Disintegration Anxiety Explosions In The Sky
I’m Not Right – XY&O
Hallucinations – dvsn
Logic of a Dream – Explosions In The Sky
Flare Gun – Woodkid
Dusk Talks – Woodkid
Sorry – LISS3
Tracker – Woodkid
Que Te Mate el Desierto – Woodkid
Weak Force – Mogwai
The Infidelity of Language – Steve Benjamins4
Solitude – M83
Infinite Orbit – Explosions In The Sky
Are You a Dancer? – Mogwai
Land of All – Woodkid5
I’ve Fallen For You – Tom Redwood
Wilderness – Explosions In the Sky
Jump – Woodkid
The Ecstatics – Explosions In the Sky
Bitterness Centrifuge – Mogwai
Shoot Them Down – Woodkid
We Know Where You Go – Blue October
Hey Now – The Dunwells
Break Ground – Blue October
Driver – Blue October
Heart Go Bang – Blue October
Houston Heights – Blue October
Home (Tim Palmer Mix) – Blue October7
Jericho – Westerman8
Cara Mia Addio – Aperture Science Psychoacoustics Laboratory910

  1. The “Friday Night Lights” variant. 
  2. Oh man I am so happy about this album 
  3. Note: this link is to the explicit version. 
  4. I just really love that name for a song. 
  5. This whole soundtrack is pretty great, actually. 
  6. This was hilariously hard to find the Amazon link to – their database apparently isn’t unicode-safe. Weird. 
  7. I’d call this my favorite song off of the album so far, but I am so excited about this album. I love Blue October. 
  8. Soundcloud link, as I couldn’t find it on Amazon. Which I’m not happy about – Soundcloud doesn’t allow artists to monetize very easily, while Amazon is just like “sure, we’ll sell your stuff for a small cut.” 
  9. I wrote a paper about this song for a class – might publish that here, actually, it was pretty interesting. And it’s just a delightfully weird song! 
  10. This one’s free to download – you can get the entire soundtrack off their site! 

The Vampire of Northanger

I almost didn’t wind up reviewing this one. Which, as per my weird set of rules about writing reviews, is a way of saying I almost didn’t wind up finishing this book.
I’d actually started writing a sort of review in my head, because Bryce Anderson is an author that I quite like – he wrote The Improbable Rise of Singularity Girl, a book which I loved, and we’re actually mutual followers on Twitter. So, at about 10% of the way through the book,1 when I was almost to the point of giving up on it, I was quite sad. “I wanted to like this book,” the post explaining my failure to read it would’ve begun.2 At that point, I had nothing really wrong with the book – it just wasn’t the sort of thing I enjoy reading. I was kept there by two things, foremost of which was the introduction to the book. Again, normally I don’t read introductions, but as I started to skim past it a few things caught my eye, and I read a random paragraph of the introduction, realized it wasn’t the sort of introduction I’m normally wary of, and went back to read the whole thing. It’s a hilarious piece of work: the ‘description of the writer’ bit makes mention of the fact that the introduction was written by someone who is paid “a handsome living” by the endowment of a chair at school that no longer exists. “As a public service, he can often be found on the current grounds of the former school, laying traps for feral students and attempting to educate whomever is ensnared. He assures us the process is entirely humane.”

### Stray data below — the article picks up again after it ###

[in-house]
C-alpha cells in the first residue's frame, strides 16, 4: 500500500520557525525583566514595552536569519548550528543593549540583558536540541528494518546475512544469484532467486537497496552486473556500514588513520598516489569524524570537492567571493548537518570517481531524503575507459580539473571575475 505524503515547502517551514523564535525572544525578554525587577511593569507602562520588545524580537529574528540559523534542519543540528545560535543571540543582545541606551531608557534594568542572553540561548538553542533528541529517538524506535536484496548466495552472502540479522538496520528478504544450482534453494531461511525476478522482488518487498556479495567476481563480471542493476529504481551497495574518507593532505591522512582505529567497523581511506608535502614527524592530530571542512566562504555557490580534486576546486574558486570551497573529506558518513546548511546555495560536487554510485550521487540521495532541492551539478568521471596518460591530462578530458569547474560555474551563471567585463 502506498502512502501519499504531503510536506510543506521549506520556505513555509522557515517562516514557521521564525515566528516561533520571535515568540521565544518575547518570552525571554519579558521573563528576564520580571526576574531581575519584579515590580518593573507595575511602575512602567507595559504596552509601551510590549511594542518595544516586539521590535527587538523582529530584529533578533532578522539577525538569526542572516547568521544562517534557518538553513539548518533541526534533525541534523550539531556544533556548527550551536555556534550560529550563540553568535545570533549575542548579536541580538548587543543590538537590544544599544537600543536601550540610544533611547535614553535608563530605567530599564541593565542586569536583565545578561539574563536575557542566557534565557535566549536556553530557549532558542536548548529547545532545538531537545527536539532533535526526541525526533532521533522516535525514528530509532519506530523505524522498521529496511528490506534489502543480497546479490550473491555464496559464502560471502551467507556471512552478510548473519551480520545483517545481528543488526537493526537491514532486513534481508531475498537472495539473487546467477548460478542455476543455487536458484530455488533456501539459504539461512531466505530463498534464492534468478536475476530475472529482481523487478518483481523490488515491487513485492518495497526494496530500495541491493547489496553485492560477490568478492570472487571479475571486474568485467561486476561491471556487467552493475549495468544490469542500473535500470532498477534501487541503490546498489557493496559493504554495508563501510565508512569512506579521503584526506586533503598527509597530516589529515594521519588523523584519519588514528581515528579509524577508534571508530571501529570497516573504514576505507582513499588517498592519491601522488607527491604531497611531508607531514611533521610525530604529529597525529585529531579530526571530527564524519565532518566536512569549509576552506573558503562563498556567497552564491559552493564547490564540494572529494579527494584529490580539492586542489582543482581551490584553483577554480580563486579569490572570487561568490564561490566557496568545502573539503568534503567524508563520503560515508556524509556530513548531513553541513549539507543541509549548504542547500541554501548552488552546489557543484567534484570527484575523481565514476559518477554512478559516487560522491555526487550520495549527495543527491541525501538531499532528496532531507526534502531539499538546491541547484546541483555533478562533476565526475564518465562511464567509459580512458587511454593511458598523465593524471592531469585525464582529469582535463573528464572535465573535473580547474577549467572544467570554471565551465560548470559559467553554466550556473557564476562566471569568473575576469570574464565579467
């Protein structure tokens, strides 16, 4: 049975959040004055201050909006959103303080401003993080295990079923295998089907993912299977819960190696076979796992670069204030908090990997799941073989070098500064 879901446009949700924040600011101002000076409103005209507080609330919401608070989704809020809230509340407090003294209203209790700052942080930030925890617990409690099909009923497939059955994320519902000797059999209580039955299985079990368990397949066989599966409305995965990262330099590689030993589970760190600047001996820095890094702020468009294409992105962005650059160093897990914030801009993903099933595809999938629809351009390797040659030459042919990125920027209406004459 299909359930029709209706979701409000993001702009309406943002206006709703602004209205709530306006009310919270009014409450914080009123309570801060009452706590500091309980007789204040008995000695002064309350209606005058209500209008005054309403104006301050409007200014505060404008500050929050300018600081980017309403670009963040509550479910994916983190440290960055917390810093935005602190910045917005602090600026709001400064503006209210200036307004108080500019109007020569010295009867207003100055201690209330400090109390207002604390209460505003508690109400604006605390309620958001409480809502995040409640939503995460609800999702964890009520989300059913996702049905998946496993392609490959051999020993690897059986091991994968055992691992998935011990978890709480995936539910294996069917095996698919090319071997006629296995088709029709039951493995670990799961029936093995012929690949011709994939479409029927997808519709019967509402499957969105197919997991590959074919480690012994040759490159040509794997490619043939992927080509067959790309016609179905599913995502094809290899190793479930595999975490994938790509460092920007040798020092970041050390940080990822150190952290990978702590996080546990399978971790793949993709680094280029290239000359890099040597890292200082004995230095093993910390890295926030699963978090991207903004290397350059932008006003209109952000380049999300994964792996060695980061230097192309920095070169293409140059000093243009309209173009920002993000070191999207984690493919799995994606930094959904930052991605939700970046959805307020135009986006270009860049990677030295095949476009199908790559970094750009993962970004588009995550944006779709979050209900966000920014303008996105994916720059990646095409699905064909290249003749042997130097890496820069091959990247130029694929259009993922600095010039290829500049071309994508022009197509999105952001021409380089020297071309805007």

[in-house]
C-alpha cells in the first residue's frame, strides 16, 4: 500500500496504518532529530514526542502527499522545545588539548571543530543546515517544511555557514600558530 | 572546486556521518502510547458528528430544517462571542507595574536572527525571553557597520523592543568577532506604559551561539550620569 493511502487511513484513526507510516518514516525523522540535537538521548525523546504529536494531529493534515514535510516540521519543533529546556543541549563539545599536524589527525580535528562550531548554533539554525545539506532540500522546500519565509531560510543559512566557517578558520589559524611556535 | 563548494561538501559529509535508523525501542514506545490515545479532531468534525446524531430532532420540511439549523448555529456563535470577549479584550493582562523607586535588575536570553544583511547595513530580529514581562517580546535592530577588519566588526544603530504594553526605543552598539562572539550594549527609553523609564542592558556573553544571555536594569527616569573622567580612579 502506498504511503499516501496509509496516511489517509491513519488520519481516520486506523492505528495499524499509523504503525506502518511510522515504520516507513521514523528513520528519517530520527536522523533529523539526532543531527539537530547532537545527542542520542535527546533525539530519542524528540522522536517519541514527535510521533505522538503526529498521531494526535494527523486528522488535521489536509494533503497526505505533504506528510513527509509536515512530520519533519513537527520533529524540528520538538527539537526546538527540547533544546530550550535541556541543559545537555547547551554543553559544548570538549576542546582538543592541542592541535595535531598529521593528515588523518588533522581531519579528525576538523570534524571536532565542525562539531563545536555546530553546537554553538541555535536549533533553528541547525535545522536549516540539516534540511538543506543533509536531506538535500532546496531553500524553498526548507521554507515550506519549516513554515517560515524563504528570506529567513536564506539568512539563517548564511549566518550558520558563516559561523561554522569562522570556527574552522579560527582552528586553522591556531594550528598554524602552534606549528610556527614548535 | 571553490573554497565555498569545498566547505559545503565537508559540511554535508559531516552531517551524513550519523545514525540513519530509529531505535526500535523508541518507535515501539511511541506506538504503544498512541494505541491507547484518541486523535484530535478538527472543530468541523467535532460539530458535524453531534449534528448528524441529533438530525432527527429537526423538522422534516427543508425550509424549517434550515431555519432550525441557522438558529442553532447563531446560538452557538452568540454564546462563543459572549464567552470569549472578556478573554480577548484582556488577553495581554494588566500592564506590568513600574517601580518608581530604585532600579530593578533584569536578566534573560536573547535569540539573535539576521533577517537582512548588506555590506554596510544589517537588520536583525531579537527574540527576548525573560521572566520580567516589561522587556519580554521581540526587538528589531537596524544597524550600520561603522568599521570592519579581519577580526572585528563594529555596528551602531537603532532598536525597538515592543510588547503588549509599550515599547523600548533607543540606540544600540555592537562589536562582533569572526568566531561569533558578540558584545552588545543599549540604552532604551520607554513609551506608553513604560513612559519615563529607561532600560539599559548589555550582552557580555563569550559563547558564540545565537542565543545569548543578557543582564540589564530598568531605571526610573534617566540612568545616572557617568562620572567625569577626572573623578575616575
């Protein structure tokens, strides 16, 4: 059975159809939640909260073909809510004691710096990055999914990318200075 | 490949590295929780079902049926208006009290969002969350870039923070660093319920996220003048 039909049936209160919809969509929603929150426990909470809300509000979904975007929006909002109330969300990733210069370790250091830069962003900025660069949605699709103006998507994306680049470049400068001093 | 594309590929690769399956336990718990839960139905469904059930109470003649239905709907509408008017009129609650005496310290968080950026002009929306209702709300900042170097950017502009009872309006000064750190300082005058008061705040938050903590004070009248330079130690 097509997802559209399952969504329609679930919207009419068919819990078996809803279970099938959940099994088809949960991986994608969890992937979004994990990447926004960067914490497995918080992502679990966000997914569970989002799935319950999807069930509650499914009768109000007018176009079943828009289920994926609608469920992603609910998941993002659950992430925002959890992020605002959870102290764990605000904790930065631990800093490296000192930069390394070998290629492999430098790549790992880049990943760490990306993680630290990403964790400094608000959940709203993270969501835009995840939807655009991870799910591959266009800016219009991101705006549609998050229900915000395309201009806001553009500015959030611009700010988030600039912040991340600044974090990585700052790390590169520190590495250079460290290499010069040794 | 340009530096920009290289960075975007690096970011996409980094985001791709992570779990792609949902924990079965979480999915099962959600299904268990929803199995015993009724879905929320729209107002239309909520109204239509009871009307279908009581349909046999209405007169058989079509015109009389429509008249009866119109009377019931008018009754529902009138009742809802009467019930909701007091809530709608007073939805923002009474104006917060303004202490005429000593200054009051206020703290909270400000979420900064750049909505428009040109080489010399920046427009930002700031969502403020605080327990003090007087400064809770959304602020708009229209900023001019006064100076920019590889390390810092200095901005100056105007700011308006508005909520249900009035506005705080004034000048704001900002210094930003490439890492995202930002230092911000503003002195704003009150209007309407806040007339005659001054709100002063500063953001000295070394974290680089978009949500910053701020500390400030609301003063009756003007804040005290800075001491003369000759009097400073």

The second thing keeping me there was, again, loyalty to a writer who I know to have proved themselves admirably in the past.

Fortunately for me, I didn’t have to write that “I have failed at reading this book” post, because the book picked up quite well from there – it was a bit of a long, slow start, but then, I enjoy everything Diana Wynne Jones has written, and her books have a plot diagram that looks like a wide sawtooth: a long, slow build to a beautiful crescendo, which takes place ten pages from the end of a 400-page book.
The Vampire of Northanger had a rather similar structure, I could say, and did the same sort of thing once past that initial 10% “I can barely go on” mark: I found myself unable to put down this book which I’d been barely able to hold up before. The exact turning point, I can demark quite easily: the introduction of Emily. He’s a lovely character, a dog made into a bit of an incompetent hellhound, and it was at this point that I realized the book wasn’t going to be just a Jane Austen novel with the backdrop slightly changed.3
And from there, the book was off. I’ve a phrase stuck in my head, which was planted there when a friend asked what I was reading, then set upon looking for reviews: “a delightful, violent romp through supernatural England.” That’s pretty accurate, if I do say so myself, and I wish I’d thought of it first, but alas.
(Here, I’ll point out how visibly my writing style has been impacted by spending so much time reading a book in the more Victorian style; the voice in my head is speaking with a rather snooty Oxford accent at the moment, and I can hear it sniff with disdain every time I try to use a modern colloquialism. Hopefully this fades soon.)

So, my final opinion on the book: a slow start, which I’ll ask the reader to power through, after which you discover a lovely adventure novel, with a good bit of mockery coming from the narrator, mostly directed at the kind-to-the-point-of-naïve4 protagonist. The other characters are delightful, once they get into the stride of the story, and perhaps my favorite bit of the whole thing was in the very end of the book when the protagonist finally figured out the blindingly obvious secret and basically sat down and said “well, I’m dumb.”
Seriously, it was quite a good book. Go have a read.